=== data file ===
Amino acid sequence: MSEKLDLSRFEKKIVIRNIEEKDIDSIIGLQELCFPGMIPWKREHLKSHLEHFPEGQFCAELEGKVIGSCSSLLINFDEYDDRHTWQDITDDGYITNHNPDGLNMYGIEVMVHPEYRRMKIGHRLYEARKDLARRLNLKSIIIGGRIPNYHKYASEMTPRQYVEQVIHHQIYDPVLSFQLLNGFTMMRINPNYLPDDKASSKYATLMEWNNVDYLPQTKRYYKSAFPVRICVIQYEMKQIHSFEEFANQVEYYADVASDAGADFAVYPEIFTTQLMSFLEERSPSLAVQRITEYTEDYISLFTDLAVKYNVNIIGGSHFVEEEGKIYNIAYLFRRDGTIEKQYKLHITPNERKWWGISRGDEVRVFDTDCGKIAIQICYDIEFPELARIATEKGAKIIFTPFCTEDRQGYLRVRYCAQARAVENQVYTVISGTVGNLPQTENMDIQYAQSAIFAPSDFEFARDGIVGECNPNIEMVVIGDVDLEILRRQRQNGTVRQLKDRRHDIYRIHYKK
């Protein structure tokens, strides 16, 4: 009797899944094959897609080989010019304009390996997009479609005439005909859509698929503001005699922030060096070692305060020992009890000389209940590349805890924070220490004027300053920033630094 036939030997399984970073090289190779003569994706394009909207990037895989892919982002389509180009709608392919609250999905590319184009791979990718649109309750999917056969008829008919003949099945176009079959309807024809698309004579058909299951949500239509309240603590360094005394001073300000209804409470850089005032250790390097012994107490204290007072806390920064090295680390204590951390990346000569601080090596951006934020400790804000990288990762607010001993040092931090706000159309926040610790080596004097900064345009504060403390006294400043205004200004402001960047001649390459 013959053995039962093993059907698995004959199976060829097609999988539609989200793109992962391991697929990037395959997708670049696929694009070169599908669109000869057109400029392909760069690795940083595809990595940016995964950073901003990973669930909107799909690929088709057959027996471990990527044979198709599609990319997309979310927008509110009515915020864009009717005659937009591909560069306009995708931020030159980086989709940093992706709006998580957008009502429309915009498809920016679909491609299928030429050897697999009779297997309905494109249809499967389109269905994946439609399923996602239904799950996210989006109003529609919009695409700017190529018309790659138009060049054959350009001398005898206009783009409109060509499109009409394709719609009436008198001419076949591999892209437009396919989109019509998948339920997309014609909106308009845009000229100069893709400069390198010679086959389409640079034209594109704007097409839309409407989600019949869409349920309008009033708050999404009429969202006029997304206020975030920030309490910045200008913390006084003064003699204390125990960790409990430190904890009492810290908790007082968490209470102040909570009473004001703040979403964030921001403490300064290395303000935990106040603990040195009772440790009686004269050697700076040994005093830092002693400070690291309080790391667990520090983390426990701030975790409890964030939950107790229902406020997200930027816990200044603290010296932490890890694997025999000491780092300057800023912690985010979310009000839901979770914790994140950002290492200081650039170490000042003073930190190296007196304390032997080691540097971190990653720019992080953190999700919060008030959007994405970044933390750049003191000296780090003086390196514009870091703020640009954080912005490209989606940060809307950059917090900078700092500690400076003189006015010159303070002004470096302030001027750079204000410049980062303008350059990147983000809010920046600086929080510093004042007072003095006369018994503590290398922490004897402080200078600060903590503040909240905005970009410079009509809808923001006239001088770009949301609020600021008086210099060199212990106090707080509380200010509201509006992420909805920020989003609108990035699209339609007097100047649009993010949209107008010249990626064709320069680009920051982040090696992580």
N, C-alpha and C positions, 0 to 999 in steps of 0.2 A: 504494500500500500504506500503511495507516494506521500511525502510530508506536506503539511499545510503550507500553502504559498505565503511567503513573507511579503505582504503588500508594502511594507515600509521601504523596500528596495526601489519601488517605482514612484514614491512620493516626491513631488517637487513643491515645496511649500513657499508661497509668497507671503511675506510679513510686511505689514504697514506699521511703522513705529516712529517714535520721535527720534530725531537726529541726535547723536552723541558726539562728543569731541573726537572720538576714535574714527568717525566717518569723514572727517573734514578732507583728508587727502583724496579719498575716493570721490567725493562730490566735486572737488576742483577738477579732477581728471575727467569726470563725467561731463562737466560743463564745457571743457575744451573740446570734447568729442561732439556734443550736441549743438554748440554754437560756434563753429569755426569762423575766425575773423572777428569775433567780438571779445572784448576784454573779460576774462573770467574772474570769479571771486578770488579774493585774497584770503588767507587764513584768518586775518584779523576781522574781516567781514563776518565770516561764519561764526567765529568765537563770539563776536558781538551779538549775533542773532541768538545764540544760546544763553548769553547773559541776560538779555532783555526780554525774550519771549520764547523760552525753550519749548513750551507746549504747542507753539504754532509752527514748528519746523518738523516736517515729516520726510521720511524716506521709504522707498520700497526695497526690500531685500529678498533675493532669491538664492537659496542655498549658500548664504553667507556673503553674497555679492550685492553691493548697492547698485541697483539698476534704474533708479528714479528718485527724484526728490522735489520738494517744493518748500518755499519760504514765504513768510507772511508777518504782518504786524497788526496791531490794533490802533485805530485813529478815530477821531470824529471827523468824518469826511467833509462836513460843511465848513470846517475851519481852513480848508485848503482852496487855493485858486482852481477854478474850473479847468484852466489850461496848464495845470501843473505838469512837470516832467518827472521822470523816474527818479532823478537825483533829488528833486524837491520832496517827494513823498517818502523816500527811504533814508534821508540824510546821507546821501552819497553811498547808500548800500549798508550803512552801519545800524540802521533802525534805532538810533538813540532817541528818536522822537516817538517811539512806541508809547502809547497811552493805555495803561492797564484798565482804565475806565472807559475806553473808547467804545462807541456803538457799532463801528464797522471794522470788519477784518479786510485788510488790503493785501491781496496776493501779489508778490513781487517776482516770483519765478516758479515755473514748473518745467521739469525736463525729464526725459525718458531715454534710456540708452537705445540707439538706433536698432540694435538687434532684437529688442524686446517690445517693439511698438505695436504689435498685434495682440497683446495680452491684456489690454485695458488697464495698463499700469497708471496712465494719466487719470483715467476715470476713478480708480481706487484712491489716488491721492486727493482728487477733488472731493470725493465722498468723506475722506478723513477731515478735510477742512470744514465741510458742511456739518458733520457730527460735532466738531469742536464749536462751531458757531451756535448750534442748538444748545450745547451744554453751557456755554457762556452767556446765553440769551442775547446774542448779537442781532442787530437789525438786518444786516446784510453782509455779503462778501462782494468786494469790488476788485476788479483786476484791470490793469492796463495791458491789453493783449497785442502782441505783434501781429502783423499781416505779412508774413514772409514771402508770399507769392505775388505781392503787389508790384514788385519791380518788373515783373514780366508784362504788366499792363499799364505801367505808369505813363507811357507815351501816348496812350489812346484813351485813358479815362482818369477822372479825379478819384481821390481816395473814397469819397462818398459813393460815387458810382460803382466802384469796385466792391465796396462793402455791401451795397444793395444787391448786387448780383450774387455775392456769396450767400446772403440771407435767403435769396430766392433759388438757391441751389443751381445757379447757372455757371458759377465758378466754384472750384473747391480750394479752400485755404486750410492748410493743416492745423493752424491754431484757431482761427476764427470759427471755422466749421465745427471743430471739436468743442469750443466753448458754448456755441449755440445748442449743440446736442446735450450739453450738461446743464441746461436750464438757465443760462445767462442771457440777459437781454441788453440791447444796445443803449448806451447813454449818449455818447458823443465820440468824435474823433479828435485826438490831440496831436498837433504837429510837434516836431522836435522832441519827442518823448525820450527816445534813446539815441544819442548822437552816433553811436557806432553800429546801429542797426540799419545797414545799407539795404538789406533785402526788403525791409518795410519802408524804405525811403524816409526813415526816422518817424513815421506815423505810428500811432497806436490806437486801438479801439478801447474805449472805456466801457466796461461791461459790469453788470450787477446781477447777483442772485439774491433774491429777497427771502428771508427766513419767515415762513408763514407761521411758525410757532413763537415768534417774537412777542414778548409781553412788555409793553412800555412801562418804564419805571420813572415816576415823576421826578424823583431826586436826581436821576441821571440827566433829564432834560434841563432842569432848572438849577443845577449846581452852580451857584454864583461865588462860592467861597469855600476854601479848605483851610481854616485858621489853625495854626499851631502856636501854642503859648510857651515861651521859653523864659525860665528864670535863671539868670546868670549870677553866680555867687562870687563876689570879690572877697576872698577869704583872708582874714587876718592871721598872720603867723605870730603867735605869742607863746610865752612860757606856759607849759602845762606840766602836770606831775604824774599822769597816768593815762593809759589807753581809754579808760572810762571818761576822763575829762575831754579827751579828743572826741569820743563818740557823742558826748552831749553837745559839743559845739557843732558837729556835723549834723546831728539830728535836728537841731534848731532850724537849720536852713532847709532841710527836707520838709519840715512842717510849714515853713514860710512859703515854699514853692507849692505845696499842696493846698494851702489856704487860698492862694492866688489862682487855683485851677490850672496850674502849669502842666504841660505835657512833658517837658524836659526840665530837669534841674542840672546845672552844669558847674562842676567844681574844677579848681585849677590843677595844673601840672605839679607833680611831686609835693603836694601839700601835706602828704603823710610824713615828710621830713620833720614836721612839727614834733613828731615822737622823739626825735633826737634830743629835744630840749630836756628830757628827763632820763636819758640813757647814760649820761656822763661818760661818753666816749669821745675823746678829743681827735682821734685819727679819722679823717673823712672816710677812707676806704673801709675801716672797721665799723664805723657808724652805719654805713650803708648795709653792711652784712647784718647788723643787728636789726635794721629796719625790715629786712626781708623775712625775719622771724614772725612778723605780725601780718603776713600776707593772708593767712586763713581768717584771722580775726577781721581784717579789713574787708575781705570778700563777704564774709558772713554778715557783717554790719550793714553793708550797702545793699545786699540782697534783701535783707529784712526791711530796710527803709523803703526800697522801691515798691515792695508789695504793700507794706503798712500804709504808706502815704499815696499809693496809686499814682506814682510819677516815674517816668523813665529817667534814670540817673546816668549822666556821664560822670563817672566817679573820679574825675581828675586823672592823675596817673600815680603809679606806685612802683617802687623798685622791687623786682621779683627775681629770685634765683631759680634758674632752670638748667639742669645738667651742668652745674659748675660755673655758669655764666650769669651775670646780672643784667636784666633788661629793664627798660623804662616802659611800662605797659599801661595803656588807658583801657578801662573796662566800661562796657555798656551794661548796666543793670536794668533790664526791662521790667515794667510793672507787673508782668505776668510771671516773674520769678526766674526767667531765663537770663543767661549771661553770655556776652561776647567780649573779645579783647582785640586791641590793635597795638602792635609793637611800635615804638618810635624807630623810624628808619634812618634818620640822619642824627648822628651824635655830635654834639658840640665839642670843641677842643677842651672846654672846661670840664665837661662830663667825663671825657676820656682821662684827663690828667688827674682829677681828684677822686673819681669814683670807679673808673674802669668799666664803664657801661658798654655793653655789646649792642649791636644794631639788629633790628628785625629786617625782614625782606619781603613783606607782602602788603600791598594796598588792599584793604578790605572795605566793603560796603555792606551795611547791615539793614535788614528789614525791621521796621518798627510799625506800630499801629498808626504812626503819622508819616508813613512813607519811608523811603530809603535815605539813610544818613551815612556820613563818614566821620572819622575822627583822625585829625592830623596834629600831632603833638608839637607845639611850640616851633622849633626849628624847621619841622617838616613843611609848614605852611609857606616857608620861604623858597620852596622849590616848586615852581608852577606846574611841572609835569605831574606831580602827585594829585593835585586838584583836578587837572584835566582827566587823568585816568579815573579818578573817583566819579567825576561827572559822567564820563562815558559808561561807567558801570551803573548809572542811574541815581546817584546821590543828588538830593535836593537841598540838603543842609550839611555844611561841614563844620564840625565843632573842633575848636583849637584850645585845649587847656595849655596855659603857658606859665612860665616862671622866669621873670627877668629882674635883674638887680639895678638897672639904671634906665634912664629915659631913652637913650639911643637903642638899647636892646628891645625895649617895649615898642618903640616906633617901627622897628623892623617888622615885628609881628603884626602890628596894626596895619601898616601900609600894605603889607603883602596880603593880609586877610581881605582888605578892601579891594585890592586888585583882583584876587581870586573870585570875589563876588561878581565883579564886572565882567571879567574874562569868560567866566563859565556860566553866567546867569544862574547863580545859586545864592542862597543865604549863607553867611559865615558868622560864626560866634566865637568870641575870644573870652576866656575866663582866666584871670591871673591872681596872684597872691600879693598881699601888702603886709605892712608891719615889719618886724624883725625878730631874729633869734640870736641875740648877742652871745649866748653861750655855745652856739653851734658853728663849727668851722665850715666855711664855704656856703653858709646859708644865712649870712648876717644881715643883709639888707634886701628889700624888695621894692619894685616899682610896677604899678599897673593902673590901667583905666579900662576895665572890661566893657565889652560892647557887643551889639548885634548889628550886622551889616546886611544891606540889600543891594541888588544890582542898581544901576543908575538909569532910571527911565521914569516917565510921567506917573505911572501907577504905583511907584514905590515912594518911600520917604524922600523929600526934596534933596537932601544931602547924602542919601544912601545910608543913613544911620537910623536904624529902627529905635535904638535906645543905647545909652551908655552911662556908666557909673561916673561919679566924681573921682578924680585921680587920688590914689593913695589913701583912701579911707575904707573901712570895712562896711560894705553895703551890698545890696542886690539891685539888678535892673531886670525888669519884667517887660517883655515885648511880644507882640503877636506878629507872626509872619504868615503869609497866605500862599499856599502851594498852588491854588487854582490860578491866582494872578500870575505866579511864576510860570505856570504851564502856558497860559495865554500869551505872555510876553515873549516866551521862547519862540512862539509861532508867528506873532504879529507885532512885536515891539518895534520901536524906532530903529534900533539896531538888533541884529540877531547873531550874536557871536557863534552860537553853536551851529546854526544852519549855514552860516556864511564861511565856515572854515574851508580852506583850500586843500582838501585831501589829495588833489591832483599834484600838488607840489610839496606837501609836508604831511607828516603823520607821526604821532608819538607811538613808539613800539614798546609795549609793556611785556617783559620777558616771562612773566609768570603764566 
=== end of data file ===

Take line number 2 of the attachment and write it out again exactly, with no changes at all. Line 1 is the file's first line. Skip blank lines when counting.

């Protein structure tokens, strides 16, 4: 009797899944094959897609080989010019304009390996997009479609005439005909859509698929503001005699922030060096070692305060020992009890000389209940590349805890924070220490004027300053920033630094 036939030997399984970073090289190779003569994706394009909207990037895989892919982002389509180009709608392919609250999905590319184009791979990718649109309750999917056969008829008919003949099945176009079959309807024809698309004579058909299951949500239509309240603590360094005394001073300000209804409470850089005032250790390097012994107490204290007072806390920064090295680390204590951390990346000569601080090596951006934020400790804000990288990762607010001993040092931090706000159309926040610790080596004097900064345009504060403390006294400043205004200004402001960047001649390459 013959053995039962093993059907698995004959199976060829097609999988539609989200793109992962391991697929990037395959997708670049696929694009070169599908669109000869057109400029392909760069690795940083595809990595940016995964950073901003990973669930909107799909690929088709057959027996471990990527044979198709599609990319997309979310927008509110009515915020864009009717005659937009591909560069306009995708931020030159980086989709940093992706709006998580957008009502429309915009498809920016679909491609299928030429050897697999009779297997309905494109249809499967389109269905994946439609399923996602239904799950996210989006109003529609919009695409700017190529018309790659138009060049054959350009001398005898206009783009409109060509499109009409394709719609009436008198001419076949591999892209437009396919989109019509998948339920997309014609909106308009845009000229100069893709400069390198010679086959389409640079034209594109704007097409839309409407989600019949869409349920309008009033708050999404009429969202006029997304206020975030920030309490910045200008913390006084003064003699204390125990960790409990430190904890009492810290908790007082968490209470102040909570009473004001703040979403964030921001403490300064290395303000935990106040603990040195009772440790009686004269050697700076040994005093830092002693400070690291309080790391667990520090983390426990701030975790409890964030939950107790229902406020997200930027816990200044603290010296932490890890694997025999000491780092300057800023912690985010979310009000839901979770914790994140950002290492200081650039170490000042003073930190190296007196304390032997080691540097971190990653720019992080953190999700919060008030959007994405970044933390750049003191000296780090003086390196514009870091703020640009954080912005490209989606940060809307950059917090900078700092500690400076003189006015010159303070002004470096302030001027750079204000410049980062303008350059990147983000809010920046600086929080510093004042007072003095006369018994503590290398922490004897402080200078600060903590503040909240905005970009410079009509809808923001006239001088770009949301609020600021008086210099060199212990106090707080509380200010509201509006992420909805920020989003609108990035699209339609007097100047649009993010949209107008010249990626064709320069680009920051982040090696992580």